1. The “power corrupts” line was about people excusing those with power of their bad behavior.

        If you have power, you have a responsibility to use is properly, responsibly. Yeah, it’s a trope, but it’s also true. Even refusing to make a choice is a choice– and generally a bad one. (Reprogramming the system should be kept in mind as an option, though.)

        1. Doesn’t it all depend on your definition of “responsible”?

          This nation was not based on “responsible” government, it was based on restrained government. The two concepts are often in conflict, as Mayor Bloomfield found out.

          1. If you have power, you’re responsible for how it is used– and refusing to do something is using it. Look at the patent office’s recent decision they would refrain from protecting a currently unpopular trademark.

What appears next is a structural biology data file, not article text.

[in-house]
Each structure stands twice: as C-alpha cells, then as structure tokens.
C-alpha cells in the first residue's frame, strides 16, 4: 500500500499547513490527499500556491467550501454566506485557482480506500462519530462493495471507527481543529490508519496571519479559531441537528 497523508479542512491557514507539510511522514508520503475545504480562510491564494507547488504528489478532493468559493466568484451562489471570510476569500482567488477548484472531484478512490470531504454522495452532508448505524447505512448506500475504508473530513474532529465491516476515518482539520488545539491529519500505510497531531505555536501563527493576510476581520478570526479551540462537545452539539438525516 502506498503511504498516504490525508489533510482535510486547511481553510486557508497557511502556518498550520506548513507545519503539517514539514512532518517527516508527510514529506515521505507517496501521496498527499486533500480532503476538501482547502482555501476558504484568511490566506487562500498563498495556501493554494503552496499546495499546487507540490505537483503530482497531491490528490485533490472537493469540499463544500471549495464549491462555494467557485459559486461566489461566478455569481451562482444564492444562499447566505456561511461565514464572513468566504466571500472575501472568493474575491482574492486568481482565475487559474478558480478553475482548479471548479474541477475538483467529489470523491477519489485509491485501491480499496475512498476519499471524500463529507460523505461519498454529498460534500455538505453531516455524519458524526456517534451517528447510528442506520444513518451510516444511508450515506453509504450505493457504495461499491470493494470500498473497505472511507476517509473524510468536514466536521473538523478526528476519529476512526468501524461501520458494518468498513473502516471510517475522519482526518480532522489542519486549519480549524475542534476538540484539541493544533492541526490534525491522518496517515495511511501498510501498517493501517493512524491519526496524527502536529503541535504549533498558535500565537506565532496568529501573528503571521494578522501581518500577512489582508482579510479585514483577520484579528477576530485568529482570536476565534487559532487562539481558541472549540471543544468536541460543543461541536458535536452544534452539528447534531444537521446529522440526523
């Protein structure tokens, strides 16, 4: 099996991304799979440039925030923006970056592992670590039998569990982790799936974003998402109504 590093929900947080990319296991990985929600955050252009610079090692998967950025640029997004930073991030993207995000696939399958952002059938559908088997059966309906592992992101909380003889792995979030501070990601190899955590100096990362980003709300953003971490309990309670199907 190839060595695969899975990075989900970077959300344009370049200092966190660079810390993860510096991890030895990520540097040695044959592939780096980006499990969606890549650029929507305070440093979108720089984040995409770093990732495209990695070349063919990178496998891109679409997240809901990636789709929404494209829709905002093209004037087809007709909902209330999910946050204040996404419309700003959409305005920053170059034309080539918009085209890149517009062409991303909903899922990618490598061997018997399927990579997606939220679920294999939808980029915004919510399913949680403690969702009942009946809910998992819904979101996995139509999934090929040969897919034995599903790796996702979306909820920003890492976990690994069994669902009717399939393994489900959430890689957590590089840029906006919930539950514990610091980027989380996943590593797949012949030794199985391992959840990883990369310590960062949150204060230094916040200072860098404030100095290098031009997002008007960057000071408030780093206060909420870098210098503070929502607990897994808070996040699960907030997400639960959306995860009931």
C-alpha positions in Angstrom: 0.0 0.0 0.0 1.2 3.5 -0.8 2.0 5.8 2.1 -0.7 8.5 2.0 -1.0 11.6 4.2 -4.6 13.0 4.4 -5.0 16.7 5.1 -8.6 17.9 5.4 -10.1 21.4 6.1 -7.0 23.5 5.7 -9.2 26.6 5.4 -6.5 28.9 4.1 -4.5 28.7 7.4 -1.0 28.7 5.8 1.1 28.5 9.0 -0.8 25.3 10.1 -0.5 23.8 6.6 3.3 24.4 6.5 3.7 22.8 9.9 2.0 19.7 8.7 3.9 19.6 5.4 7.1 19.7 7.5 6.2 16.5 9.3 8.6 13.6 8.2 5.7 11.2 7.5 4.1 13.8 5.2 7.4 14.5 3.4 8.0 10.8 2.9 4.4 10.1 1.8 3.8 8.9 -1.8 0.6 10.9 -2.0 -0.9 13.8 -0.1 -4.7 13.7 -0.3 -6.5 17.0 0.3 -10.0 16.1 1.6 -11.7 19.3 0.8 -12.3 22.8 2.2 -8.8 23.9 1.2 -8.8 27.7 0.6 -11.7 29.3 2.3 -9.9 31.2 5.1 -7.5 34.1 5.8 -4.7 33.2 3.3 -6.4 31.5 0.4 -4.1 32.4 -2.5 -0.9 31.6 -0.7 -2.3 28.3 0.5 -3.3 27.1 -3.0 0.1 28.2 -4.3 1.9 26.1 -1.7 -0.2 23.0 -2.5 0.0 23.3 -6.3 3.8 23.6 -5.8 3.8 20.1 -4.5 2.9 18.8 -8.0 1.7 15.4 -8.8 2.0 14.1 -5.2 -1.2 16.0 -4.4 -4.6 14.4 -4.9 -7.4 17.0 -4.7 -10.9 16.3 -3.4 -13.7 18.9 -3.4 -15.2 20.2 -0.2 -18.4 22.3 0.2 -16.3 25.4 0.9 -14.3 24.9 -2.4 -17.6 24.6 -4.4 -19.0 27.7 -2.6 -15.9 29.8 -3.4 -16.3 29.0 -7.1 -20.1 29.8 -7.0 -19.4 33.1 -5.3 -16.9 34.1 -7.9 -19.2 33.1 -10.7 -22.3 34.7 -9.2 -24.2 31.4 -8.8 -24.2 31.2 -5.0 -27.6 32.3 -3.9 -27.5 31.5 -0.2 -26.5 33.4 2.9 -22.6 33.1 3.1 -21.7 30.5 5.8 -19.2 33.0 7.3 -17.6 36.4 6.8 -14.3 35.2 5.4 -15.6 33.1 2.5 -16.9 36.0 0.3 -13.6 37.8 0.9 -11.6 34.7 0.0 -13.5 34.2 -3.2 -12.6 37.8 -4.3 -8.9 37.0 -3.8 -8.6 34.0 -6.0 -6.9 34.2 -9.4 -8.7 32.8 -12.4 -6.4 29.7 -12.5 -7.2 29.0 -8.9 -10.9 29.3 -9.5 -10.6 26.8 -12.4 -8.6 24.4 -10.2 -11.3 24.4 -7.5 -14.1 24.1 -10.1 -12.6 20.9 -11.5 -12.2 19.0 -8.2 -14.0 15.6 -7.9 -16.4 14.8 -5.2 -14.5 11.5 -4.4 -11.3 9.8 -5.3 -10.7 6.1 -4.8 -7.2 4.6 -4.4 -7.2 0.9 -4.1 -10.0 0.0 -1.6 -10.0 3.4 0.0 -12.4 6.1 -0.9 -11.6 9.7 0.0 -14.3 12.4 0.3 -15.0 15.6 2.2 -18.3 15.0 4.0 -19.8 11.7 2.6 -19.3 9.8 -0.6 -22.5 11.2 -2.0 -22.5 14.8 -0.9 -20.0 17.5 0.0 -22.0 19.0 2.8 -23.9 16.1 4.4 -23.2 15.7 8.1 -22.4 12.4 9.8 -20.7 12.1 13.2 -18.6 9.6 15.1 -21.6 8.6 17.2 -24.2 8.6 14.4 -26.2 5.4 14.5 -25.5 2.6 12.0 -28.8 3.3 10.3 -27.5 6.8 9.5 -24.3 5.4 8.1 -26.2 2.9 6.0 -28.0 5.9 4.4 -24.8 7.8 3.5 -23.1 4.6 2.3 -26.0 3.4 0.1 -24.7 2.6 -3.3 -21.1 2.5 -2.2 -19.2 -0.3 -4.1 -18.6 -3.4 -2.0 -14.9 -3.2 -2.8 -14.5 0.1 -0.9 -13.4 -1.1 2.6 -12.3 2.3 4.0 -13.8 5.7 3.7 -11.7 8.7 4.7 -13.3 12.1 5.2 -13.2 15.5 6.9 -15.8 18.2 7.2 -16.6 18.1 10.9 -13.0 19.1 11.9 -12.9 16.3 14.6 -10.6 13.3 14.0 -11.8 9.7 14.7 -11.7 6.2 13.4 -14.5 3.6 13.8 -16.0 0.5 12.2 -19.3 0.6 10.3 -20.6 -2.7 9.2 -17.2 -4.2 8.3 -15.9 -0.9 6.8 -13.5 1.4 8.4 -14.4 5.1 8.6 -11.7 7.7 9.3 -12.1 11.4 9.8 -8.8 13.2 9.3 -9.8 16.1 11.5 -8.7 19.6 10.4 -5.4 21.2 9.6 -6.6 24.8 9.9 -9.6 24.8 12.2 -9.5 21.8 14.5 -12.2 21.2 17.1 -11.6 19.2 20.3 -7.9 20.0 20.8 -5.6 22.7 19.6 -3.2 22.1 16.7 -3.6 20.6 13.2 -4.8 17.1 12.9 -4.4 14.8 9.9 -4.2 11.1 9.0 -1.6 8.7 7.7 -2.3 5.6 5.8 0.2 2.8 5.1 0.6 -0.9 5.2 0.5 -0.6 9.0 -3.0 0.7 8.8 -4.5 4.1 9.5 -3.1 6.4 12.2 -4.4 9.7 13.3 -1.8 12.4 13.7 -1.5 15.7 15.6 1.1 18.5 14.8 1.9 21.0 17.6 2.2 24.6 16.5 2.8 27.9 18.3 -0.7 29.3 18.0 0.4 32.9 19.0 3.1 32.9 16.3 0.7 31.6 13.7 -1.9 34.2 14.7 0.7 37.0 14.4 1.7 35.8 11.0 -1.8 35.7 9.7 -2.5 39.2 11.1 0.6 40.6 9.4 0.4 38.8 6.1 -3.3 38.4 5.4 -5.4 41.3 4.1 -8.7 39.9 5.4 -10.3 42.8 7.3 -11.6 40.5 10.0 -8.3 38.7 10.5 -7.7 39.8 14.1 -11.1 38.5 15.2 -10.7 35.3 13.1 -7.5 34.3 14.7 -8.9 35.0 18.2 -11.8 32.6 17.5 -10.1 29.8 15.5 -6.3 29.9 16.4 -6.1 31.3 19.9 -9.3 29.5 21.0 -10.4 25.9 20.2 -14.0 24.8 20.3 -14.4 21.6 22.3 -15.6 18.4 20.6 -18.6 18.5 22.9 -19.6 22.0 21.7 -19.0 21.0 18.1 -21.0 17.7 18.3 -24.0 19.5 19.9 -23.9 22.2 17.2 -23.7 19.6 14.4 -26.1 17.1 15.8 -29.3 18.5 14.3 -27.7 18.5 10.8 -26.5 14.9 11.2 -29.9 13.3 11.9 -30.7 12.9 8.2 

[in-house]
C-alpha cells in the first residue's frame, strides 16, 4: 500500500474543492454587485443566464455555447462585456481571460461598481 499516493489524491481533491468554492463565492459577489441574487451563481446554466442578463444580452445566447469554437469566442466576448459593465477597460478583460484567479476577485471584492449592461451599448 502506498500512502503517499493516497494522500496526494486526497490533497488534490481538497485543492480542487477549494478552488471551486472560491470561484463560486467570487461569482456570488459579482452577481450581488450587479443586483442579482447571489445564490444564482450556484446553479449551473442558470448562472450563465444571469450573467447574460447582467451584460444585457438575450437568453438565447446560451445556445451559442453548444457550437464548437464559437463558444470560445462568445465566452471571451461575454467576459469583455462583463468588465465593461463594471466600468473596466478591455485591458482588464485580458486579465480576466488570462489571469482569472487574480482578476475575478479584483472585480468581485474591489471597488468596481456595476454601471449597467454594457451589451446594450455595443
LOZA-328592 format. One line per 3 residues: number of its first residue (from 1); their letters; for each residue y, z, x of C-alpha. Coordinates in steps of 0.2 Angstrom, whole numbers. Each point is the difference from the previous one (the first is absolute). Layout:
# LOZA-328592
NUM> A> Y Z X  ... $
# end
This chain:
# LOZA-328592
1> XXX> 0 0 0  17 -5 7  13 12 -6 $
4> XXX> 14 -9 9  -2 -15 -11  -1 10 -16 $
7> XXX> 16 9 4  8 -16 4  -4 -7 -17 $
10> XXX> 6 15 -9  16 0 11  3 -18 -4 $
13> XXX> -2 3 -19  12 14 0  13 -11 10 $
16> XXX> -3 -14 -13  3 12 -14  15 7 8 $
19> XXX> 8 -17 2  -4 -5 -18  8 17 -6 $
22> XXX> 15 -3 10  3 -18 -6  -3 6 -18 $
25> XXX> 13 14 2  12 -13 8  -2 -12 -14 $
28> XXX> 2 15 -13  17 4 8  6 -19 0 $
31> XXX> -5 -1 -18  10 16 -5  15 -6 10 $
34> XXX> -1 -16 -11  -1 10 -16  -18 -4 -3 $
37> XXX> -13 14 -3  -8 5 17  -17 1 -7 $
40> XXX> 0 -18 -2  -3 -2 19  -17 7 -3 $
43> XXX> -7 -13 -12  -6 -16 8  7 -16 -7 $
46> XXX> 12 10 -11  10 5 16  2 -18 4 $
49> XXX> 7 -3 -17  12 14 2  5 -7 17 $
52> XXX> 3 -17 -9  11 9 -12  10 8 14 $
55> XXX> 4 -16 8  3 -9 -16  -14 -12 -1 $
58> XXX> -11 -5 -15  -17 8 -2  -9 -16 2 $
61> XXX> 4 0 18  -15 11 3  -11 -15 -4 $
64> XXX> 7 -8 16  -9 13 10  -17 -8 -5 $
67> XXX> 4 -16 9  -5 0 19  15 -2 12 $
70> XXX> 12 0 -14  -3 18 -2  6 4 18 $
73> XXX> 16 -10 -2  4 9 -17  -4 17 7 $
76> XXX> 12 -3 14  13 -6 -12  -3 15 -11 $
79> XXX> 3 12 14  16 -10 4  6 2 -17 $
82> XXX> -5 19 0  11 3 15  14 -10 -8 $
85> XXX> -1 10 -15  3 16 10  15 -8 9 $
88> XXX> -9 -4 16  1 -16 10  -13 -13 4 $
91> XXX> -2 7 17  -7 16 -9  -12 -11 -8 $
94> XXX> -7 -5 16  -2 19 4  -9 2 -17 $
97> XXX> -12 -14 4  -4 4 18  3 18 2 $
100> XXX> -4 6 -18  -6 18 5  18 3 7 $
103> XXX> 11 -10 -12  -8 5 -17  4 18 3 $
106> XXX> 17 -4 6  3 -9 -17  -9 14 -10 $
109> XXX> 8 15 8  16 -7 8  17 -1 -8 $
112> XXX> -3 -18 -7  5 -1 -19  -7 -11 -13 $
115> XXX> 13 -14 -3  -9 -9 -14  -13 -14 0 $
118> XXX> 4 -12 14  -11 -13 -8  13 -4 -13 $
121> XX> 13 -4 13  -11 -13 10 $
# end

That’s why our gov’t must be restrained. Groups simply can’t be trusted to be responsible in their use of power.

            If someone cannot trust themselves to be responsible– or just does not wish to be– they need to get rid of their power. (Or, in the case of gov’t, usually need to have it removed for them……)

            1. (Catching up… Two hundred plus comment emails… Not complaining, just… Wow.)

              By that formulation, people who have power are responsible for its use, the question that arises is: to whom are they responsible? The answer here in the US is either typically the the people or other branches of government.

              That’s been working out super great lately, hasn’t it?

              And actually, I suppose those with power need to be held accountable, but if the people don’t take them to account, the people are the ones responsible.

              Right? > >